We don’t know if state revenue will come in at a level that will allow the Legislature to be Santa Claus to public schools, but we hope so, and we think that the state education board is making a reasonable request for an increase to local systems.
The Board of Elementary and Secondary Education will recommend a 2.75 percent increase in school aid, about $70 million. That’s not much in the billions already spent, but many systems today struggle with narrow margins between revenue and expenses.
In a time of considerable change for public education, the application of a little extra money might sound a little crass, as if buying off criticism. BESE and the Legislature are not the most popular public bodies with the local systems, where most of the real heavy lifting in education reform must be achieved.
And, to be fair, most systems do have taxing capacity to raise their own money locally and not just depend on the Minimum Foundation Program, the principal state aid program.
Yet tax increases are hard to get by voters in a tough economy with unemployment still too high since the 2008 financial crash.
There also are new costs that will accrue to systems with the adoption of higher academic standards, called the Common Core State Standards. We believe these are a good idea, but making the new standards work includes using online materials better and generally making schools more capable in technology.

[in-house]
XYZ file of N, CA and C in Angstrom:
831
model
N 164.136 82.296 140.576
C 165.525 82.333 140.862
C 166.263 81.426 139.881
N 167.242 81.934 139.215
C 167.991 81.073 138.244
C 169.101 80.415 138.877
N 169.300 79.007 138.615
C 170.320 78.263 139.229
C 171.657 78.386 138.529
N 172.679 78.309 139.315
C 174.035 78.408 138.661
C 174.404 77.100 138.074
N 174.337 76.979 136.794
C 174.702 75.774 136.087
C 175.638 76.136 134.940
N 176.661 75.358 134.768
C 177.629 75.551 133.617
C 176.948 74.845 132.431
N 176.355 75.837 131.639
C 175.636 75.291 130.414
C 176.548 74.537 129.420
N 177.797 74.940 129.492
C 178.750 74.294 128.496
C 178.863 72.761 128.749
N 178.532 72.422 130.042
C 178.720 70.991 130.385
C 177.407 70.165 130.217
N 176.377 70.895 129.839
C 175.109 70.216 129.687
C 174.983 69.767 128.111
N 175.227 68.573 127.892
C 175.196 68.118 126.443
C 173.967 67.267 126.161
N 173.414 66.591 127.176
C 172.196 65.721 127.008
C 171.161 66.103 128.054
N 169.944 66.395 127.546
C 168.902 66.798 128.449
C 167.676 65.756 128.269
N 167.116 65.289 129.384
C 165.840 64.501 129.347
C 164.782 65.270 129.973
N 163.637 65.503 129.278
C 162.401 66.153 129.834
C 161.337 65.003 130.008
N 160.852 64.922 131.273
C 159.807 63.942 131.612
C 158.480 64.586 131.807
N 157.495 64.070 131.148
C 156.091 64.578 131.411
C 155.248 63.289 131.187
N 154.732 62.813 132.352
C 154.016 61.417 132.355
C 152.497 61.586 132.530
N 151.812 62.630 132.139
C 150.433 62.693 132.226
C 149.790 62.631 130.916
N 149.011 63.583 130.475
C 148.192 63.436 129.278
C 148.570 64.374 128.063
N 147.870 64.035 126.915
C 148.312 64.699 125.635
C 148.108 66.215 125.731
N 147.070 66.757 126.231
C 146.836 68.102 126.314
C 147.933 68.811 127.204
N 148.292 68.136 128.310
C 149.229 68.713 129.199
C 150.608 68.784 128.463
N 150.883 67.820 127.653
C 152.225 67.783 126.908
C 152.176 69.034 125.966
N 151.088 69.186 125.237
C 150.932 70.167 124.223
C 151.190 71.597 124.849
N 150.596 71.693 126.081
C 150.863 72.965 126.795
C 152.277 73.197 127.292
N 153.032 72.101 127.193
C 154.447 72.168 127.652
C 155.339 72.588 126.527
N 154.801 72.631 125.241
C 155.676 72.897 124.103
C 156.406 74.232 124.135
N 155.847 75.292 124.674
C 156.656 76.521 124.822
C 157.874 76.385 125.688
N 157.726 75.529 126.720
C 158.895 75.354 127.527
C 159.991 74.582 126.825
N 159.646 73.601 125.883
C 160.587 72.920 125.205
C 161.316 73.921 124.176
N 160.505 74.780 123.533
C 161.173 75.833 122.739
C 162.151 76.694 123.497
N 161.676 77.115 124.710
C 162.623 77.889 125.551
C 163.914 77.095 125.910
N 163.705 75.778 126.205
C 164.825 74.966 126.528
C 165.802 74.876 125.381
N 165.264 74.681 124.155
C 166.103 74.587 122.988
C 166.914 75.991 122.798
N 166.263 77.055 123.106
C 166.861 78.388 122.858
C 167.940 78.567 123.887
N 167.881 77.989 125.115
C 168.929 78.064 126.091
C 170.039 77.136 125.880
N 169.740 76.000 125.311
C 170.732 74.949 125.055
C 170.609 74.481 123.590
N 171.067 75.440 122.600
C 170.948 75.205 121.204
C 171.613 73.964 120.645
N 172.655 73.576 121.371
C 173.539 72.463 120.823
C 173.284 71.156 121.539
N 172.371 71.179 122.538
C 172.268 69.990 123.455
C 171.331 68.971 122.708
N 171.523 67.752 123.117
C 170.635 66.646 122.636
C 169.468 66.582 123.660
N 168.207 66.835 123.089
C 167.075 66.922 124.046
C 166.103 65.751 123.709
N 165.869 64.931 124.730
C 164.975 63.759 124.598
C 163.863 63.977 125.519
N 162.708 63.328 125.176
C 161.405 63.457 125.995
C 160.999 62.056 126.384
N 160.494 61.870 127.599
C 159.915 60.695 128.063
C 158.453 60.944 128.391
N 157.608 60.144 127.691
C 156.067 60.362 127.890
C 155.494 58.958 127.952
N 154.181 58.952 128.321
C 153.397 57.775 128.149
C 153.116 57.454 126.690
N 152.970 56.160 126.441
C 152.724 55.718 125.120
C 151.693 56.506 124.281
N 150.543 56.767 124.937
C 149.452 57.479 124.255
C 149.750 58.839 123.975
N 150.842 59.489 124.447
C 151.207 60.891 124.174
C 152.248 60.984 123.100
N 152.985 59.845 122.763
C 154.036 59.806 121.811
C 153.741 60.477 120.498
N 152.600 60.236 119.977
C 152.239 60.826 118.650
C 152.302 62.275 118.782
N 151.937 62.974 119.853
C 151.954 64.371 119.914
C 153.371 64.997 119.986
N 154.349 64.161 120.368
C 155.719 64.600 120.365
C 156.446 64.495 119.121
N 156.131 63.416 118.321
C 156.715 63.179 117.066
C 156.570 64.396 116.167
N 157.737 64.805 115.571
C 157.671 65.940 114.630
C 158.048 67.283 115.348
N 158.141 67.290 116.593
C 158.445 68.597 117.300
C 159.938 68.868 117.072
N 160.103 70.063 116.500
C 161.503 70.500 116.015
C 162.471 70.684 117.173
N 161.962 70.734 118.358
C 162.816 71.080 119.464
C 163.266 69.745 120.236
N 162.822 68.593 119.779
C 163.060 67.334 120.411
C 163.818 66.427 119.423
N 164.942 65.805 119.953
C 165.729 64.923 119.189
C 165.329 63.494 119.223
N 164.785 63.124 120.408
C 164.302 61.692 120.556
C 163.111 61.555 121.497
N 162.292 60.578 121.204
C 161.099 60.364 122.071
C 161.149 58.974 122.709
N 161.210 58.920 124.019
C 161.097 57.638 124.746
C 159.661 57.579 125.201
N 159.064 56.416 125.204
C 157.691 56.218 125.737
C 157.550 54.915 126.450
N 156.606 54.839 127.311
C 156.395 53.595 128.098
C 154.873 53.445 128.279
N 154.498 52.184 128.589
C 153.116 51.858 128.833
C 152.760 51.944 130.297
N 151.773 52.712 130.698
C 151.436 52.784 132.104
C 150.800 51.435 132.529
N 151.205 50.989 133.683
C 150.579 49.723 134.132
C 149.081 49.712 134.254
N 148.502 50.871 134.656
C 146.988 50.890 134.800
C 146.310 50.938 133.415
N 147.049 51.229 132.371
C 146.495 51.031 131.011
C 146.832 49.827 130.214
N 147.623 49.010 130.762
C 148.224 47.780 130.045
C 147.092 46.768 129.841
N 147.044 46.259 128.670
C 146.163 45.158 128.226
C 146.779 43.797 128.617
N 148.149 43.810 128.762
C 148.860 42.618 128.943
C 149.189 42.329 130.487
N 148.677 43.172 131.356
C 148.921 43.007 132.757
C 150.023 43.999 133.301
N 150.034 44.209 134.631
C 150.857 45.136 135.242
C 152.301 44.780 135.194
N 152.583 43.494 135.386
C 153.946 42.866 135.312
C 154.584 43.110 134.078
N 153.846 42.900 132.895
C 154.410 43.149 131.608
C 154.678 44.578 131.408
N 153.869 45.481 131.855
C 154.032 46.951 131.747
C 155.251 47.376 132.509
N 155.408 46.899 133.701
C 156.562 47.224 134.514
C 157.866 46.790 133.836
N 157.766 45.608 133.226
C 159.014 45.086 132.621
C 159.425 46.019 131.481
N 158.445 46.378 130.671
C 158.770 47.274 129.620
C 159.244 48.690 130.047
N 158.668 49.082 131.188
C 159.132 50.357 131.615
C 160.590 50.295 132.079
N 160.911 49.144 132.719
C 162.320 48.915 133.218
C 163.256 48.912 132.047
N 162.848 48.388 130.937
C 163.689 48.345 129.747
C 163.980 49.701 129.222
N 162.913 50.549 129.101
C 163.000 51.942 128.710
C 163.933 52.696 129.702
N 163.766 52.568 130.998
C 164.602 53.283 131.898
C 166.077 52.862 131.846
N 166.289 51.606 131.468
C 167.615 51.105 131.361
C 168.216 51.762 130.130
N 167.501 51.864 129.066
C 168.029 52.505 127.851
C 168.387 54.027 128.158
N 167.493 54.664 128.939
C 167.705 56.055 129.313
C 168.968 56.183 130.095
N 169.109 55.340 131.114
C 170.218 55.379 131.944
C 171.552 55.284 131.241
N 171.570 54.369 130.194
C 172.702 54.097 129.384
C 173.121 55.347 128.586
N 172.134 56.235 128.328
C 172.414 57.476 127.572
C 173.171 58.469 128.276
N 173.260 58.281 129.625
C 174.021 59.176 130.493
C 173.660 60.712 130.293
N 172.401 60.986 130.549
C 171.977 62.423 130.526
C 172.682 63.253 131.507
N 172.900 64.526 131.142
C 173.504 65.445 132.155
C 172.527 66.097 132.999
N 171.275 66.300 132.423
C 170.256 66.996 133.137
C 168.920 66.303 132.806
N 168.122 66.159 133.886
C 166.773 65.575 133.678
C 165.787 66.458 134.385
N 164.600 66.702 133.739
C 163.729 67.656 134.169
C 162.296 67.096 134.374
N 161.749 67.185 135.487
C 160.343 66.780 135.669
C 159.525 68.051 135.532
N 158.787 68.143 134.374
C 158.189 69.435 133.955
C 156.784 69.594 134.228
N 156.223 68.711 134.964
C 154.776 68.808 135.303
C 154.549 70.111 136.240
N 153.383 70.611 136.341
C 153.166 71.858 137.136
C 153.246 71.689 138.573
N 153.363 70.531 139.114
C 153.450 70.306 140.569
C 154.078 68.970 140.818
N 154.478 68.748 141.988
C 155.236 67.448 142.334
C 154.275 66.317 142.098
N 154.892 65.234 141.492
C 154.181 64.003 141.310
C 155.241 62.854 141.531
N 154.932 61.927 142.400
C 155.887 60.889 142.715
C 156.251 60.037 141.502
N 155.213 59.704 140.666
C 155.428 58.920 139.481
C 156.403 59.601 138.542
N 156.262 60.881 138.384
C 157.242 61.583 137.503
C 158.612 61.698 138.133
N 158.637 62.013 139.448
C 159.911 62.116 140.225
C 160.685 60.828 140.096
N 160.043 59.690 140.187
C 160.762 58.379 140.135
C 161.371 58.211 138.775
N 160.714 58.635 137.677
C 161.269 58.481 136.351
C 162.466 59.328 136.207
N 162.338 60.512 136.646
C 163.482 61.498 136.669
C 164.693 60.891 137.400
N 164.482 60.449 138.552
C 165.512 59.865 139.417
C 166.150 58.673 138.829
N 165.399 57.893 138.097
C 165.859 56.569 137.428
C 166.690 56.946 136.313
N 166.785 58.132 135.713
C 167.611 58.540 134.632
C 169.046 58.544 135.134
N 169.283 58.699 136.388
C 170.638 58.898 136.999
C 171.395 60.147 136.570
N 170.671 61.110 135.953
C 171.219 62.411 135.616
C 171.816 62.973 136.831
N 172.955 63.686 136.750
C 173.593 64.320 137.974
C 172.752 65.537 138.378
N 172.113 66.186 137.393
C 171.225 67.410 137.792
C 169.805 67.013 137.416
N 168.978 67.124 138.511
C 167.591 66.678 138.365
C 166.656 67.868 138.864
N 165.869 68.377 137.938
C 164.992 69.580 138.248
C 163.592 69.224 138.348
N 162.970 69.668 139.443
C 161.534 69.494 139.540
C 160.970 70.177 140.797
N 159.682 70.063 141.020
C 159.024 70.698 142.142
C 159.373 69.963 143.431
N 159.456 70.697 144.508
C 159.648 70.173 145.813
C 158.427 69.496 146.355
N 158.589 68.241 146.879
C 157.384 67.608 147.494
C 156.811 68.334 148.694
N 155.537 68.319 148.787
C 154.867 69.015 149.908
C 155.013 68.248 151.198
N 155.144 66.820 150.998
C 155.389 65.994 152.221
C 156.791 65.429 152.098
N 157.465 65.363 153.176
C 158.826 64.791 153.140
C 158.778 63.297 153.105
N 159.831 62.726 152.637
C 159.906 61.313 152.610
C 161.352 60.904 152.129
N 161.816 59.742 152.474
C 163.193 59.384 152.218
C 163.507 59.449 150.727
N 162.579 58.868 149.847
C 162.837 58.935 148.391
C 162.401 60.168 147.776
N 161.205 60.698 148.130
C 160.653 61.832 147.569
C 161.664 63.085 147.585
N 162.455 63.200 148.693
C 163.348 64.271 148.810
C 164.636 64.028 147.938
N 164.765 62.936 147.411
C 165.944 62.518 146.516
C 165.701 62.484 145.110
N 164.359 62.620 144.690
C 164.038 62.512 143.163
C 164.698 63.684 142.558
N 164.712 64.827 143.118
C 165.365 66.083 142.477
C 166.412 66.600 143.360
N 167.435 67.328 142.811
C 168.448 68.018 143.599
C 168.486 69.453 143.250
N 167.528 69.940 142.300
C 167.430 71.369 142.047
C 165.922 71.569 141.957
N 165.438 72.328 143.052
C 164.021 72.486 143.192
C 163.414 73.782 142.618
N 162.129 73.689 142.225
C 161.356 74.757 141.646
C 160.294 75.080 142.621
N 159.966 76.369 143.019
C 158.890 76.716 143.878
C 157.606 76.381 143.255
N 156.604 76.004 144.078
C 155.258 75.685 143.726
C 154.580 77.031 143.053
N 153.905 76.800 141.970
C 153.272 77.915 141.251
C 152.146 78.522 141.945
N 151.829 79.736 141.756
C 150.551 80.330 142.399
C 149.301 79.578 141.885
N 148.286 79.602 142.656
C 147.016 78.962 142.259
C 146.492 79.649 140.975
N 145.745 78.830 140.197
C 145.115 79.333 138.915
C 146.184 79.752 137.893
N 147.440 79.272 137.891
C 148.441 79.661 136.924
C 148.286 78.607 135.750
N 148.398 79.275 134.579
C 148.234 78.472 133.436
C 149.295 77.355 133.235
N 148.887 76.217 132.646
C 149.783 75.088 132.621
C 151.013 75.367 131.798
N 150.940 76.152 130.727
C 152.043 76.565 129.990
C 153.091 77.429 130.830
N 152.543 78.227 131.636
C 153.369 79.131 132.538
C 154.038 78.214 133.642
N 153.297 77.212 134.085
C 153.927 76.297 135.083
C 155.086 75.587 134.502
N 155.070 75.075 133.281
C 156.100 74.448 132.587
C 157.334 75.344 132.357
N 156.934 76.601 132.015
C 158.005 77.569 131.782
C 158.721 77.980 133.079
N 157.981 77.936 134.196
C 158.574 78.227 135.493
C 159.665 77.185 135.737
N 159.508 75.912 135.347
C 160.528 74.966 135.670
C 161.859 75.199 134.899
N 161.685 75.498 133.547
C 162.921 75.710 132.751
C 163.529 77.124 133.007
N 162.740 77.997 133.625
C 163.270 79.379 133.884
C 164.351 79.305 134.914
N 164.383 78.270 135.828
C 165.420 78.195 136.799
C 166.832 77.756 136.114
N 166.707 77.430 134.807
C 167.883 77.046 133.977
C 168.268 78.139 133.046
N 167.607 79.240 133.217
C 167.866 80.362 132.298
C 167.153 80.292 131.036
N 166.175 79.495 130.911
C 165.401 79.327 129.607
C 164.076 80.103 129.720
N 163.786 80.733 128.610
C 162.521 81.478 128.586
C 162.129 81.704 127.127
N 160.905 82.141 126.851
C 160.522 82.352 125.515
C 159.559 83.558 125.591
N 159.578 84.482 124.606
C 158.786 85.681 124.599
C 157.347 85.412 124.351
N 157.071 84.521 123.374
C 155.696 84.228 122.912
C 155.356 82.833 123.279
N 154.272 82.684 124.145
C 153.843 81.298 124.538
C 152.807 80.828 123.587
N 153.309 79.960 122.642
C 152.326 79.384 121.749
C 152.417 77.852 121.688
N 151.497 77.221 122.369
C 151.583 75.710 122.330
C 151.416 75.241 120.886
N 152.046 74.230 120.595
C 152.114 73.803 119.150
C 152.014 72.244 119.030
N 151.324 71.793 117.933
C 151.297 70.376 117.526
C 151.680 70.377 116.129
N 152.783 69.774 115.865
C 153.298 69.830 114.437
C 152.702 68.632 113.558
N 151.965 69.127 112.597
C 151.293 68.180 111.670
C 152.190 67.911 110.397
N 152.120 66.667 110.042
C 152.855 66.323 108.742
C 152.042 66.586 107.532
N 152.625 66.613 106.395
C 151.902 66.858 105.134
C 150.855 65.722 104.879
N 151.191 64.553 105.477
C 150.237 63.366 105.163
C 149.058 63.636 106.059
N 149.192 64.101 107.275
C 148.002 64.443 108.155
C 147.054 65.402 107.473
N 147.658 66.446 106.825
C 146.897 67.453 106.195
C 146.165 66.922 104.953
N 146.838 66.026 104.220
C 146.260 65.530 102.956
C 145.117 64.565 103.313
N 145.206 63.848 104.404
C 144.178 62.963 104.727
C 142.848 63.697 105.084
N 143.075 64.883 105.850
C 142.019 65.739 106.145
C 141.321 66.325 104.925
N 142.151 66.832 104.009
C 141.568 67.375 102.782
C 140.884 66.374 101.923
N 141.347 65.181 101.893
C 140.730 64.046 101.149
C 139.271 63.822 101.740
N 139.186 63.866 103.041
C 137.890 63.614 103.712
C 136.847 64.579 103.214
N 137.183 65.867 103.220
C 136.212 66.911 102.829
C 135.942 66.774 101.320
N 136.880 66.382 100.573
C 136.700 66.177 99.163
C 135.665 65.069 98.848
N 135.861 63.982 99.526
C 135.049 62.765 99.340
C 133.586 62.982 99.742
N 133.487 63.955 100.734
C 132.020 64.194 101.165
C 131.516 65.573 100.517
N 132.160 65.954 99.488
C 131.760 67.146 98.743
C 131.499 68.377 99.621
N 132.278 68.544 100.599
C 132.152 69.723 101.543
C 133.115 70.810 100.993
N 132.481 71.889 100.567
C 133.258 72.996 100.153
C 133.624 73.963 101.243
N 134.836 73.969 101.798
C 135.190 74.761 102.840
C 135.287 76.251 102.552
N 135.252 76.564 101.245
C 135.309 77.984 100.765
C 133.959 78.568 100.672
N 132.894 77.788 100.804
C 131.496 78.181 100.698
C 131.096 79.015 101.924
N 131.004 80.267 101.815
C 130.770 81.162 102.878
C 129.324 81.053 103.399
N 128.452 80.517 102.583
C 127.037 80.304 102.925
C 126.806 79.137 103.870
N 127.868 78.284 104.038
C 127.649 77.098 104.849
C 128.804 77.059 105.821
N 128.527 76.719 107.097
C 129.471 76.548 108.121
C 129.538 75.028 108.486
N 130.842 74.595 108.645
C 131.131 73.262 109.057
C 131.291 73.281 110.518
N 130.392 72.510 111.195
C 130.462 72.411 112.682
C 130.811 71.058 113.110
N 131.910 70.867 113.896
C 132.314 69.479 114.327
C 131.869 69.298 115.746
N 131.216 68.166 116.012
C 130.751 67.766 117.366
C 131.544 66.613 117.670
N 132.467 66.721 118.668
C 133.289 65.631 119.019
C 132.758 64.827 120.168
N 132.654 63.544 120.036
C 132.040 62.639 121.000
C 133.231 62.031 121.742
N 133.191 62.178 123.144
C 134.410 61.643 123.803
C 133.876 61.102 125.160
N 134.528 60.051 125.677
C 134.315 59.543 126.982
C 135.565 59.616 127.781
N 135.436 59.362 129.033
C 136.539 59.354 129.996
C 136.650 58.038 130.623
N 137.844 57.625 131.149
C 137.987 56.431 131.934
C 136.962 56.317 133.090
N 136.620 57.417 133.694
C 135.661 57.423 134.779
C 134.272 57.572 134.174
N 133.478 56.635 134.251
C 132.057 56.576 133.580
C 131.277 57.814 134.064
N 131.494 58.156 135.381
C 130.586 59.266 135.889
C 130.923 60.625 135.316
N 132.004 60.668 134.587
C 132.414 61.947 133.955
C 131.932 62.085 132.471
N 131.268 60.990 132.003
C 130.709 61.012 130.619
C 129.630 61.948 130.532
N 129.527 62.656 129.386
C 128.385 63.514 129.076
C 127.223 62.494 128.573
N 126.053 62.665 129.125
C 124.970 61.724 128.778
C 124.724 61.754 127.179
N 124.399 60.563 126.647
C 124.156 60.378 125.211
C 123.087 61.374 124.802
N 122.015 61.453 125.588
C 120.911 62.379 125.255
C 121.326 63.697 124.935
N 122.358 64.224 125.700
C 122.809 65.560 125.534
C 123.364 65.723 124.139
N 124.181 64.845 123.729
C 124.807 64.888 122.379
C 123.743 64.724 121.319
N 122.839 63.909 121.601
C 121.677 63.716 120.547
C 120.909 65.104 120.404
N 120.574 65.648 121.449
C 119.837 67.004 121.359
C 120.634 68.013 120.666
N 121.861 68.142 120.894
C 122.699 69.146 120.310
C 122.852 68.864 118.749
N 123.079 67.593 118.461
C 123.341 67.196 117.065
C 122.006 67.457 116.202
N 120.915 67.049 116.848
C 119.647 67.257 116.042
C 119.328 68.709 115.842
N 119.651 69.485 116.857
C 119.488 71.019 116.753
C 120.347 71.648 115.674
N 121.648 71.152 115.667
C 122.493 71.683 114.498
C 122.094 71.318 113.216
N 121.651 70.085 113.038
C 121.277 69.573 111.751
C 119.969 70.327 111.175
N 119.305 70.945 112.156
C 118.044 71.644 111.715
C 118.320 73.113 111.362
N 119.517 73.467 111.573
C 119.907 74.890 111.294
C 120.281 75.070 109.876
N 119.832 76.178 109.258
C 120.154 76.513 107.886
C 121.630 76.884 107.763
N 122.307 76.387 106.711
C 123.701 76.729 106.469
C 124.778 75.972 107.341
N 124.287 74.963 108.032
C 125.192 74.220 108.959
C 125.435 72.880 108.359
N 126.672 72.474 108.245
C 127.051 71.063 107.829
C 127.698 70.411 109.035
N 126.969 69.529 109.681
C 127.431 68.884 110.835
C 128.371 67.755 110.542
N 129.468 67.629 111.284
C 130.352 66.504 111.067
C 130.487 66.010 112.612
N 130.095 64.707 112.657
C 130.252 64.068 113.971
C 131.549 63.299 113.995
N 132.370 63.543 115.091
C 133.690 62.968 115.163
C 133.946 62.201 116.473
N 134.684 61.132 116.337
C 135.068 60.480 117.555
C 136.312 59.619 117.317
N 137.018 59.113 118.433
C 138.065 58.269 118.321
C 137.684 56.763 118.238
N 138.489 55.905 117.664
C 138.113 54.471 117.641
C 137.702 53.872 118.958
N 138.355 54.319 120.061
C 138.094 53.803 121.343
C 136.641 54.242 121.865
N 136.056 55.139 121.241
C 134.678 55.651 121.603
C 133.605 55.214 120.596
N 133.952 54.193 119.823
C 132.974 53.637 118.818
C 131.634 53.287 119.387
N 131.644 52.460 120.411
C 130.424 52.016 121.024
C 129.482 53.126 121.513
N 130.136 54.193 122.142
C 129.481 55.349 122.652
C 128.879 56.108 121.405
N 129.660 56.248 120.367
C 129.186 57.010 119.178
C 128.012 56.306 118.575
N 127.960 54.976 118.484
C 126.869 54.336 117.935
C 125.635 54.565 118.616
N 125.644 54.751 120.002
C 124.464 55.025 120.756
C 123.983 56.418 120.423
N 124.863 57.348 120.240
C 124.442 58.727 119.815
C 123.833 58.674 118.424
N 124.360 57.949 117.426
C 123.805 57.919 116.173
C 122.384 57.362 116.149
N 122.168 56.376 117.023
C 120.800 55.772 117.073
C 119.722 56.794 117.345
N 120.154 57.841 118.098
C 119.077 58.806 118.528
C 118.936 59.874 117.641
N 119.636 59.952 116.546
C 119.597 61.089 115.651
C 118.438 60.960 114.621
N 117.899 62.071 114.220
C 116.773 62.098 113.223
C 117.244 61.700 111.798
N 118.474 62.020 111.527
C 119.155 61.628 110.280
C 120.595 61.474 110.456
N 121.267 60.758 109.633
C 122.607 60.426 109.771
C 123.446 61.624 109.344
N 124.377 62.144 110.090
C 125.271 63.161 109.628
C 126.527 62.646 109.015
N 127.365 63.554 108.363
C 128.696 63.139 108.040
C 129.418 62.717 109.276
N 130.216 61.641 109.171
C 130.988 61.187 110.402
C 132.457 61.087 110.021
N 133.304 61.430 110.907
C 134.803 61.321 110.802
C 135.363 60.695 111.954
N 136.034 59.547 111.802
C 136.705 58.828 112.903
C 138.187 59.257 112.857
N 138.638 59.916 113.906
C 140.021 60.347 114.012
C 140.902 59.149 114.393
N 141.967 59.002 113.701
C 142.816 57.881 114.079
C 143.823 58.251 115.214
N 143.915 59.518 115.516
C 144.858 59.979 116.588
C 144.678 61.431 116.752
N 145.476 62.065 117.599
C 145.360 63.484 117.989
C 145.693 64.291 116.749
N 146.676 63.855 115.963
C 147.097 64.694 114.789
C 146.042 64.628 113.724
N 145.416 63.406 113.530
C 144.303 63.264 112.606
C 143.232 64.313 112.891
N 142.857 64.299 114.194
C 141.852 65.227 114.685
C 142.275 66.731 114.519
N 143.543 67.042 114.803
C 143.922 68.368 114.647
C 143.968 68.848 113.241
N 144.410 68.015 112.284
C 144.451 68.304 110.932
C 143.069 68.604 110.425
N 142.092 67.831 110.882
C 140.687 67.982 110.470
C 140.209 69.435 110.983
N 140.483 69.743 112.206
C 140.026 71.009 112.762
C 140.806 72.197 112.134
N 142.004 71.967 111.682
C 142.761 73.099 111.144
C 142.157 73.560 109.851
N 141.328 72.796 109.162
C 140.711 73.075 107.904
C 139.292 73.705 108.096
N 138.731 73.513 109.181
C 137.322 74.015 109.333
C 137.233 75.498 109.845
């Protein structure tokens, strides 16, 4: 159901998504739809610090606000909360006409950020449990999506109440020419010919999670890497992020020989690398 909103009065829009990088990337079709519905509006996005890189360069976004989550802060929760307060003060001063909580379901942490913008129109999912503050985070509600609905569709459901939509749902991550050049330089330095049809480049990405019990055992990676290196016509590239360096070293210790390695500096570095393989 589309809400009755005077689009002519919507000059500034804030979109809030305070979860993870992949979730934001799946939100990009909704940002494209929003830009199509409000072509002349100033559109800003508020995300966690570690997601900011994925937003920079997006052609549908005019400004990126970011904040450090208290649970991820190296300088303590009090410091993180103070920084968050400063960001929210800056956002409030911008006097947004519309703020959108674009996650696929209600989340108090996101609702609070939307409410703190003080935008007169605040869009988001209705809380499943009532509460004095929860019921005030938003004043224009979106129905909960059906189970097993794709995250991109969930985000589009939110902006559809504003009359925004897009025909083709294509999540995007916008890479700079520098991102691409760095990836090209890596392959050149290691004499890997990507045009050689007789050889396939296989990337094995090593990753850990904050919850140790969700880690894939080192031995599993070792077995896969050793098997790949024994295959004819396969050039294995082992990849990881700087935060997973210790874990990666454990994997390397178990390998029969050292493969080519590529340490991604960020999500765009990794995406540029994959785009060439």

Technology costs real money, and systems have been absorbing many of those costs. For those reasons, we think an MFP adjustment is justified, but as BESE and, we hope, local school boards should be aware, state revenue collections might be an obstacle to achieving that goal this year. BESE must finalize its budget request just before the Legislature meets in March.
We hope an aid increase is possible, and it is invested in technology and teacher support to make the transition to Common Core more successful.